Well hello, Beauties,
It's been a minute. Loads of things going on professionally as well as in my personal life. On the professional front, among other things, out before the end of the year, I have an essay which will be published in an anthology of protest essays, in June Ropeadope Records will be releasing our album with Jazz legend Gianni Cazzola, and production is beginning in earnest for our follow-up to the NoteSpeak album. Please do sign up for our newsletter for more on all of this. But for now, a bit of the personal...
I went to Florida to meet my recently found birth father, Isell. Meeting him was poetry and magic. Tenderness and joy. Laughter and pathos. This is the man who, for 55 years, has been thinking about me, looking for me, loving me, and imagining where and who I might be.
We’d been FaceTiming for a month or so before I went to meet him in person. From our first conversation, I felt such a connection. He’s an incredible storyteller, and at 85, he has plenty to tell. Growing up in Alabama in the Jim Crow South. Making his way in the Air Force as a civil engineer and giving back to the community through so many good works. He’s spry and funny, and I was already captivated by him before we even got to Florida.
I had my first face-to-face conversation on the dock outside of Rosemary and Jeff Bloch’s house on Siesta Key. There was a riotous animal party as we sat and told one another stories from our lives and dreams we’d each had of one another. Ducks and turtles and cranes, and all manner of other birds, clamored around us. A huge iguana swam across the lagoon, climbed out, and lounged underneath the table at our feet for most of our five-hour conversation.
For years, I’ve been an enormous fan of the transracial adoptee advocate, mentor, consultant, and educator Angela Tucker. As luck would have it, we had our first face-to-face conversation shortly after I found Isell. She proposed that perhaps we ought to document it. She and her Emmy award-winning husband Bryan Tucker joined me in Florida, and we set out to make a documentary celebrating devoted Black fathers. Isell and my birth mother Shirley, who haven’t met since I was born, both graciously agreed to participate, and so we found ourselves on Siesta Key.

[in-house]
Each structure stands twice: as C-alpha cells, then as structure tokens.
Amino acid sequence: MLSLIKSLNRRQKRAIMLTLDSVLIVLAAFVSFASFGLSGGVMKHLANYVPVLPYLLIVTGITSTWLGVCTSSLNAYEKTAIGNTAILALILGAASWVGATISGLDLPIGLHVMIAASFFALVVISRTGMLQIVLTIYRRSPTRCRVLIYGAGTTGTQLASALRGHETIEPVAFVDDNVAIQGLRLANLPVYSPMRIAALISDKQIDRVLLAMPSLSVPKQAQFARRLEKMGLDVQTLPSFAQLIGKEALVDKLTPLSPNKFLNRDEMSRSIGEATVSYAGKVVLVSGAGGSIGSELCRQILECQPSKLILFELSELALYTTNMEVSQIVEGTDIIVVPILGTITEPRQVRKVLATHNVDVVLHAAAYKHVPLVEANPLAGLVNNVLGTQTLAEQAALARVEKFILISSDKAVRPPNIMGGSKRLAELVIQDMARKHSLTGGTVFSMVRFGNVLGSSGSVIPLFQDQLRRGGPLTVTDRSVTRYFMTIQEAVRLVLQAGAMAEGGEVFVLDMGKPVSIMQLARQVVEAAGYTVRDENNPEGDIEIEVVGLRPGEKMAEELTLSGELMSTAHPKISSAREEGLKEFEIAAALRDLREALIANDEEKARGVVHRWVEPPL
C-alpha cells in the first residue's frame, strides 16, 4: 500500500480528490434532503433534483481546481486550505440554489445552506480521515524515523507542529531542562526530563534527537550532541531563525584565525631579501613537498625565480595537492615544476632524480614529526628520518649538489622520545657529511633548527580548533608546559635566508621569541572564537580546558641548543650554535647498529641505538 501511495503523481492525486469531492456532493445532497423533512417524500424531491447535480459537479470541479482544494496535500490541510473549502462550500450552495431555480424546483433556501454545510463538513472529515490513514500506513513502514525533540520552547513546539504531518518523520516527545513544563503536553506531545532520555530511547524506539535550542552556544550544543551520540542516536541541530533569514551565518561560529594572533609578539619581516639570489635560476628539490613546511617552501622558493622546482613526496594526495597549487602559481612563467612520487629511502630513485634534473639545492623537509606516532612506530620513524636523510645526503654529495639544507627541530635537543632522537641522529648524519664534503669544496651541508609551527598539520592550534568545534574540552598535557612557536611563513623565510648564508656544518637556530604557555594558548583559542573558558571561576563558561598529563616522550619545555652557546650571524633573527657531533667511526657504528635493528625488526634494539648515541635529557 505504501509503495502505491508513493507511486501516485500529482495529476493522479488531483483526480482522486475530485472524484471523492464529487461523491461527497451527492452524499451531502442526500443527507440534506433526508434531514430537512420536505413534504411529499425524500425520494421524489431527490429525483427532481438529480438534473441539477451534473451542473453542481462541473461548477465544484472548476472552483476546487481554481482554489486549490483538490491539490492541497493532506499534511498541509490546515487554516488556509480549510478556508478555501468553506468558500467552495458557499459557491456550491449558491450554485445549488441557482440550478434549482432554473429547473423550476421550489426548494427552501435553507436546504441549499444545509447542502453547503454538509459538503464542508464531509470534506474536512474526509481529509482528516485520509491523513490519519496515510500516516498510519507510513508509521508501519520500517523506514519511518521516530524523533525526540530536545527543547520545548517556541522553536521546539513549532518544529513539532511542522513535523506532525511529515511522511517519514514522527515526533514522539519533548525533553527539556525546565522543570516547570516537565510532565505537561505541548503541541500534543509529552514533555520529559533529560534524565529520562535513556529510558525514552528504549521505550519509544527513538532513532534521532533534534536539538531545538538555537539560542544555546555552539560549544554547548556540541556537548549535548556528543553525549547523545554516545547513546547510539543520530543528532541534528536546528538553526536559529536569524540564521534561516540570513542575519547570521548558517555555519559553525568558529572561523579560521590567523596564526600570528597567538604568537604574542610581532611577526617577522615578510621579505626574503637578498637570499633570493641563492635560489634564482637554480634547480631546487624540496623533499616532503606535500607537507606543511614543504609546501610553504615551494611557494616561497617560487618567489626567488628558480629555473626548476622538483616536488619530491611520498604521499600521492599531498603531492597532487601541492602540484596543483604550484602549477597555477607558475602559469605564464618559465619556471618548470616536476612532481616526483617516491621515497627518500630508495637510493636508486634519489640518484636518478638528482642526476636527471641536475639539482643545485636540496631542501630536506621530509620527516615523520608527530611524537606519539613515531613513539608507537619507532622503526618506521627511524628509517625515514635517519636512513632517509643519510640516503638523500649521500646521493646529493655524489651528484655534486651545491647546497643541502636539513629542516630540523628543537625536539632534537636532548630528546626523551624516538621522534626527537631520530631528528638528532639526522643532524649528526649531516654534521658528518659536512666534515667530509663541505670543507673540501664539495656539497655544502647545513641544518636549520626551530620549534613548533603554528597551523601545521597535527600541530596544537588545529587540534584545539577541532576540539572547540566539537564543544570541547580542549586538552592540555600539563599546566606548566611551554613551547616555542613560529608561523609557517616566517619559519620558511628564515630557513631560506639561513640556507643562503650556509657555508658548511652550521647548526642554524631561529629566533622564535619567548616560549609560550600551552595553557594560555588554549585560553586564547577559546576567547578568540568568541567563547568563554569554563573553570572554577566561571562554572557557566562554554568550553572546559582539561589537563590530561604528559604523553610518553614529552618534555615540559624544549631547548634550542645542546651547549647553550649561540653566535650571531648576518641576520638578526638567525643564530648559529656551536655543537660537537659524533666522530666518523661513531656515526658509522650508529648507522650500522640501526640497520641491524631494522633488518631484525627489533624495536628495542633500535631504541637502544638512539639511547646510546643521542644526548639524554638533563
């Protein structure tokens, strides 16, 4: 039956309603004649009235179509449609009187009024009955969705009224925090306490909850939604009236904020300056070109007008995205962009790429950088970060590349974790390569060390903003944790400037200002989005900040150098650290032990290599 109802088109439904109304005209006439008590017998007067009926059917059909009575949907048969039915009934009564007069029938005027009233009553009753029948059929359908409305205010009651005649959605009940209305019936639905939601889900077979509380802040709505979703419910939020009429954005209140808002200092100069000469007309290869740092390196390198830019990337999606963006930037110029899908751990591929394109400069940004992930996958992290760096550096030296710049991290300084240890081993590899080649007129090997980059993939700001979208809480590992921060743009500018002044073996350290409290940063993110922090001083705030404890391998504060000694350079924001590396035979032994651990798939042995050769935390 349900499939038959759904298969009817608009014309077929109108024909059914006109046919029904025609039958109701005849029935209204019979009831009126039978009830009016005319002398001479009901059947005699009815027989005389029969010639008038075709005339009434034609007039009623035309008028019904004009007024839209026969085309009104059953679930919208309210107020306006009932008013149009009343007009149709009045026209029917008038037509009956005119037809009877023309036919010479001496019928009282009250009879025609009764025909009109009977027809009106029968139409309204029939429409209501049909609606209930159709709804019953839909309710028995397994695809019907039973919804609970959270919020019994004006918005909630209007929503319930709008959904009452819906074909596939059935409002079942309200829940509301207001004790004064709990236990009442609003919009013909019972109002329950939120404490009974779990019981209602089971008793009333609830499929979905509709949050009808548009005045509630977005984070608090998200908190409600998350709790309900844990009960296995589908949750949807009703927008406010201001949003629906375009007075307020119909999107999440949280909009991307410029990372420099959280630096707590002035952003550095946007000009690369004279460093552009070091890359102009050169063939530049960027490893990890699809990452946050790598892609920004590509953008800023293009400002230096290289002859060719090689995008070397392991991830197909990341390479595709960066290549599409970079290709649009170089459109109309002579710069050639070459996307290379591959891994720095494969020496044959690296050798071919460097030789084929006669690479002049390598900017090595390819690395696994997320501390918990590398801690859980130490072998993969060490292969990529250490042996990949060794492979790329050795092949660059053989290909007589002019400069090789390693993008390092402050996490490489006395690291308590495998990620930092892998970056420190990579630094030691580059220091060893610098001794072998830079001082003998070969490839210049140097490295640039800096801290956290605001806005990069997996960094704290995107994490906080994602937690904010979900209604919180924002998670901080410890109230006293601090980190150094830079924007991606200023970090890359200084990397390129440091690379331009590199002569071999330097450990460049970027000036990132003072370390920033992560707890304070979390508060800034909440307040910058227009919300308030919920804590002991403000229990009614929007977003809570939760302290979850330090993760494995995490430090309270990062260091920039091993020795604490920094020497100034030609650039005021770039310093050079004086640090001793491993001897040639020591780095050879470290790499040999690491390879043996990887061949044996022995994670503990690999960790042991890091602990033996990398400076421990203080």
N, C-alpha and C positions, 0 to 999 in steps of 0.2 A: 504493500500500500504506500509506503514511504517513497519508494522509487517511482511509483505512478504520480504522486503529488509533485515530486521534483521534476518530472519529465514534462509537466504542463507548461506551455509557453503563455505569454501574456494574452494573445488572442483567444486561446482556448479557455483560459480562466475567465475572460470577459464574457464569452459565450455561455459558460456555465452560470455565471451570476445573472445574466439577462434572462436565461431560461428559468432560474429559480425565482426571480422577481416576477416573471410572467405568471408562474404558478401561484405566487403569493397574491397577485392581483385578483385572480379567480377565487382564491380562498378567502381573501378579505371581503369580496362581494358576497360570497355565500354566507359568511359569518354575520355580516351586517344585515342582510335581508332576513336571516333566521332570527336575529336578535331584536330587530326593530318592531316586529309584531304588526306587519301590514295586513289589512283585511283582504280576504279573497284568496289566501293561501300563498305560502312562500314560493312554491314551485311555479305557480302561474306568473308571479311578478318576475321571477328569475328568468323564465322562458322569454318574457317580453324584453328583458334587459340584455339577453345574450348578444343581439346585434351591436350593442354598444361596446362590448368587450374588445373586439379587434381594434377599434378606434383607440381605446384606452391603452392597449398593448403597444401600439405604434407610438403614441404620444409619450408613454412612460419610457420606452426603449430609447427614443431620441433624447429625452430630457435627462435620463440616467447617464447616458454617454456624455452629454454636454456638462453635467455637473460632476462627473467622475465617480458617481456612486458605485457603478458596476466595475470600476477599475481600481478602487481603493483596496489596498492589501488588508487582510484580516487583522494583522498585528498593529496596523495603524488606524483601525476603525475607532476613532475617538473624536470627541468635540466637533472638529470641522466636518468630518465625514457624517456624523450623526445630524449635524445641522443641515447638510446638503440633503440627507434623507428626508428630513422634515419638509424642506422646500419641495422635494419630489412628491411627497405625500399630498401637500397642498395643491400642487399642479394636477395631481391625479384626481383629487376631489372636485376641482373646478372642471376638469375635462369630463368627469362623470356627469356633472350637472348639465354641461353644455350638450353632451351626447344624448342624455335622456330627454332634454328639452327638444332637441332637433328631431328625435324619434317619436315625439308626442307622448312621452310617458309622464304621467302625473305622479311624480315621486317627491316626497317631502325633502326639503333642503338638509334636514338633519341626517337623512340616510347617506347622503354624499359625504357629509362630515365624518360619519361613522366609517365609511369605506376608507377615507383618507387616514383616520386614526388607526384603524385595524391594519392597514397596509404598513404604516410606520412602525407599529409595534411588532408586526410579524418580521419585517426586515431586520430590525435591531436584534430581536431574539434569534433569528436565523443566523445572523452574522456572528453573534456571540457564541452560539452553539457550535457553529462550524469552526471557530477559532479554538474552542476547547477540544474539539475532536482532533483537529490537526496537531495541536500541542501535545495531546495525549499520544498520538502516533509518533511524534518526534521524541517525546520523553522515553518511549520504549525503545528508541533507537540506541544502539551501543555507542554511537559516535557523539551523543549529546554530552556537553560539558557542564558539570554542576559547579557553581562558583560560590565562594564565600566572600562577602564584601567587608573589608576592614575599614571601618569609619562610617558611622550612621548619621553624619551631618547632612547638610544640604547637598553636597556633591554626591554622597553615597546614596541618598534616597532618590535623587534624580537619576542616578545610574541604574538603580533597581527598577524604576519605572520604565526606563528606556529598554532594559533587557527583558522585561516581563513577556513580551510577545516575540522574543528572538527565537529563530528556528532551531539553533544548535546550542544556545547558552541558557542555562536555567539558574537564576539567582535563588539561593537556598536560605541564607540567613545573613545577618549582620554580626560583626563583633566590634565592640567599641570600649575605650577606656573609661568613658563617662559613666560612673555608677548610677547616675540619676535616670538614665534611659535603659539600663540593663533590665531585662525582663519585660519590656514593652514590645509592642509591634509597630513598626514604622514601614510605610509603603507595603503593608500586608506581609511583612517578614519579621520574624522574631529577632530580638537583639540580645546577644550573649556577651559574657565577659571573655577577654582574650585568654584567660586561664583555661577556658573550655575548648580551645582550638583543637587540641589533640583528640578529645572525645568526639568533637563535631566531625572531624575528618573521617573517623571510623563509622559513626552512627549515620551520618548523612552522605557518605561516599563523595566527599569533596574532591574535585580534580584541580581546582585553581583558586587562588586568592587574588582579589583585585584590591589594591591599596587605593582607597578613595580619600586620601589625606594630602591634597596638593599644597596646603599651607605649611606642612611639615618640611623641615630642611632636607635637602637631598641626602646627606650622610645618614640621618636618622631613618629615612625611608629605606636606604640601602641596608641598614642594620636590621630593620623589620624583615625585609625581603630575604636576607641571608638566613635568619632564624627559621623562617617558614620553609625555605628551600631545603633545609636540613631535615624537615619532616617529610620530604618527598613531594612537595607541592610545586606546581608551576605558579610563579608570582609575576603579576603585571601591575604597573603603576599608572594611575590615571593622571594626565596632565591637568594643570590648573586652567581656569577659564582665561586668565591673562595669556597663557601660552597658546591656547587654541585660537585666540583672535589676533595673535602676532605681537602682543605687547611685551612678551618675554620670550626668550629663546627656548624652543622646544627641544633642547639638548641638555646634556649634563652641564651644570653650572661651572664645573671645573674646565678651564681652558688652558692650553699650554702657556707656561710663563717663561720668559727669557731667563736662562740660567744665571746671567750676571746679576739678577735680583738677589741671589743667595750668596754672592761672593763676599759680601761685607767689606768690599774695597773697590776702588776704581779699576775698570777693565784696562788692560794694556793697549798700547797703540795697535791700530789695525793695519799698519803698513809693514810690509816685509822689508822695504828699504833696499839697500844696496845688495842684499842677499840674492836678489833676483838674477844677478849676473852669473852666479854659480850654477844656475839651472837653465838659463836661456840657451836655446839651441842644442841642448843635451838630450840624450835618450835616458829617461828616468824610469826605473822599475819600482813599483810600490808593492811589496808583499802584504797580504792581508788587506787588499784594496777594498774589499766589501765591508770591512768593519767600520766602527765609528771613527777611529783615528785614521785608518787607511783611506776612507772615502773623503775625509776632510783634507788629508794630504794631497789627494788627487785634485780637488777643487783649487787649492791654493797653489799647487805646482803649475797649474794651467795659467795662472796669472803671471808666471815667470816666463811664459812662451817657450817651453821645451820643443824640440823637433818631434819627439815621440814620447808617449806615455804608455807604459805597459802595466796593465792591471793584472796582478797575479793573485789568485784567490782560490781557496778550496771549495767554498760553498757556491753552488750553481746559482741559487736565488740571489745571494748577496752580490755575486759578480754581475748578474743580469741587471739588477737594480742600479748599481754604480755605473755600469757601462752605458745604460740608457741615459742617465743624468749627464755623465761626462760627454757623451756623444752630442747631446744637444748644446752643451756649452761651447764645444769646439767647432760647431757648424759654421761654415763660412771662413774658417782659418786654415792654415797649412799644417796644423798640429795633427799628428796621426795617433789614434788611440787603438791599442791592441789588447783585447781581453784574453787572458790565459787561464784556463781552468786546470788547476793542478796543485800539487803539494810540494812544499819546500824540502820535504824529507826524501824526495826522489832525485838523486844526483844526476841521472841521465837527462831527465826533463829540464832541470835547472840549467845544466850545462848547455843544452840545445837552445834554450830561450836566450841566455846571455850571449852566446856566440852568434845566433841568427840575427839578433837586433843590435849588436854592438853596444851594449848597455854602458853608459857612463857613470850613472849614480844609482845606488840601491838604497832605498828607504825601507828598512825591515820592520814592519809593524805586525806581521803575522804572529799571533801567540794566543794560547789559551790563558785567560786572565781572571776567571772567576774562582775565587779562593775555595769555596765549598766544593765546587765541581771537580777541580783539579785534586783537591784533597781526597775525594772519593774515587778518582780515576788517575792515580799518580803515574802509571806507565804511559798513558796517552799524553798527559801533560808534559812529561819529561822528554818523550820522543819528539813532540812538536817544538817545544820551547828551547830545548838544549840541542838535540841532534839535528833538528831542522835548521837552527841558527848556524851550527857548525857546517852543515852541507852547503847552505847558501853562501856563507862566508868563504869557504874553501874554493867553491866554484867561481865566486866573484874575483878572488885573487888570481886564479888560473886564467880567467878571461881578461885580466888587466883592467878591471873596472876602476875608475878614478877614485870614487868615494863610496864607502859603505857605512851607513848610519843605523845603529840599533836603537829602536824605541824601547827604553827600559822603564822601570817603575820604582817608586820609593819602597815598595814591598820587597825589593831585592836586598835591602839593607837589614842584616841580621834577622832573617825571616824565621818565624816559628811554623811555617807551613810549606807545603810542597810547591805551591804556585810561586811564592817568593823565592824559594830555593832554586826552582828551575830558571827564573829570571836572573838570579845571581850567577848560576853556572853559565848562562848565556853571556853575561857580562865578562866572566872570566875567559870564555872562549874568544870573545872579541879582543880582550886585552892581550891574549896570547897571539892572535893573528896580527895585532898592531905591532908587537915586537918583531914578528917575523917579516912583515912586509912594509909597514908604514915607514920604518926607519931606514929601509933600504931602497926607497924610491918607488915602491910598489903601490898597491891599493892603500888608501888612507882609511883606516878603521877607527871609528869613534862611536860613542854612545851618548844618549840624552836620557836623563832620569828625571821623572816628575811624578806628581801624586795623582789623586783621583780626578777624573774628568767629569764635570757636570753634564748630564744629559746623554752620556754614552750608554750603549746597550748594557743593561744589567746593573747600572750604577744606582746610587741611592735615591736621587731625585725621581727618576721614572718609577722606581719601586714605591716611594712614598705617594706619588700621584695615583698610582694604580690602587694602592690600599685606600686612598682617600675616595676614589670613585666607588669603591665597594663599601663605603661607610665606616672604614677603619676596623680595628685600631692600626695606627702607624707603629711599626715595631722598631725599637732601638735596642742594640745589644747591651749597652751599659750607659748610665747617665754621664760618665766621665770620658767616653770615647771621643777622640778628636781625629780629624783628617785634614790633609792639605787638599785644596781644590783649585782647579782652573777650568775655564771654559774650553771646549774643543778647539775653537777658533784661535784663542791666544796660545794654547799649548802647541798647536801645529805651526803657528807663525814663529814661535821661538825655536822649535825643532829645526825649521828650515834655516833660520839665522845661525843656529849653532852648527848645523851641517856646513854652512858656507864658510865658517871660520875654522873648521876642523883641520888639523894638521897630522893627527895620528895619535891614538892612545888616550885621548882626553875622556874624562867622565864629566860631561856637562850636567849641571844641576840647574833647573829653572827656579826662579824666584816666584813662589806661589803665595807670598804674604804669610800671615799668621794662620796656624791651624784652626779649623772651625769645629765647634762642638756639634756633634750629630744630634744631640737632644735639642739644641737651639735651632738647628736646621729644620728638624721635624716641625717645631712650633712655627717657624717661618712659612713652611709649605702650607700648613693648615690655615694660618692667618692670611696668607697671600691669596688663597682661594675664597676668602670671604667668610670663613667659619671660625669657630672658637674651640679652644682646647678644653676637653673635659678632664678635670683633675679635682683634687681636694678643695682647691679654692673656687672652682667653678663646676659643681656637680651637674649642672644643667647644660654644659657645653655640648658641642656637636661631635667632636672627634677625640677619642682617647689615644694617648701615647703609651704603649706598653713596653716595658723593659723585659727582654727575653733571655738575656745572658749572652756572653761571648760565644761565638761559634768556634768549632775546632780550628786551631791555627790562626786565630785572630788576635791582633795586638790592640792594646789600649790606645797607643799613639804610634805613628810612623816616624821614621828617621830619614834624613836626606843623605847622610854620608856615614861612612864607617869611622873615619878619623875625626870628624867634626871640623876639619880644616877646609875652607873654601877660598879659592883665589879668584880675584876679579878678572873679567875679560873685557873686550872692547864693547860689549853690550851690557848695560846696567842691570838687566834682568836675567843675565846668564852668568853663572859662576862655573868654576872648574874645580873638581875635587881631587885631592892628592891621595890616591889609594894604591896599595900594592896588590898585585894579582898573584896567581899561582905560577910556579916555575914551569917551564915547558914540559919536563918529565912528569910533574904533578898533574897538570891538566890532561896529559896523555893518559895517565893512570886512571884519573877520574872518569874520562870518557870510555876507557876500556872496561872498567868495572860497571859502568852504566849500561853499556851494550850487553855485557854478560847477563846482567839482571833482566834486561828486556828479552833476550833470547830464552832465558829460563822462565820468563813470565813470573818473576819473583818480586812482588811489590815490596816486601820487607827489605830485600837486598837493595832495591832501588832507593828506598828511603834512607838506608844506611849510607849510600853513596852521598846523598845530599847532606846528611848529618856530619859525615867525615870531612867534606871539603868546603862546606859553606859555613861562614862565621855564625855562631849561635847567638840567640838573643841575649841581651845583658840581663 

You know that feeling when your body and mind are working together in a way that seems to be effortless? Say you’re writing a story or a poem, composing a song, walking out in nature, cooking a meal, playing with your dog, whatever it is, and your monkey brain just goes quiet. The to-do list has been temporarily put aside; your worries, your fears, your ambitions have all disappeared. They are no more than dust motes in a beam of sunlight, and you just are.
That cliched expression to go with the flow, what does it mean? To me, it’s a feeling as if the universe is revealed in a glittering path that is laid out before me. It feels as if all is right in that instant. That my steps contain power and purpose, and whatever I’m doing is for the greater good.
The entirety of my recent trip to Florida felt like that. Every person I met, every conversation I had- felt as though it were a product of a larger design. When I returned, there was, as my friend Michael Buonocore refers to in his fantastic podcast The First Michael, a wicked twist. Don’t bother skipping down to the end of this essay because I’m not revealing that quite yet.
I just wanna say I’m in love. In love with the generosity of my friends Rosey and Jeff in facilitating my journey...
Jeff and I waiting on Isell's arrival
Bryan and Angela Tucker
I was much moved by the time spent with my birth sisters, brother, and cousins, who all flew with my mother to join in...
From left to right my sister Cassandra, birth Mom Shirley, cousin Gwen, sister Kathy, my brother Dwayne's wife Rose in the back, their children Hoshi and Nia, Dwayne in the back sister Rhonda and cousin Jai.
— absolutely smitten with Isell...
What a cool cat!
... and his son Effren who has been hearing about me all of his life.
I am. All of it. All of it felt ordained.
There is a LOT more to this chapter that I'll be sharing soon enough but for now, I’m basking in what was an extraordinary experience. If love were visible during those two weeks, it manifested as the golden hour light that comes with sunset, and every moment was suffused in it. If love were nourishment, all those birds and beasts who came to us fed upon it. If we could hold love in our hands, there it was, a shining beam in every touch my parents gifted me.
The birth family search in order: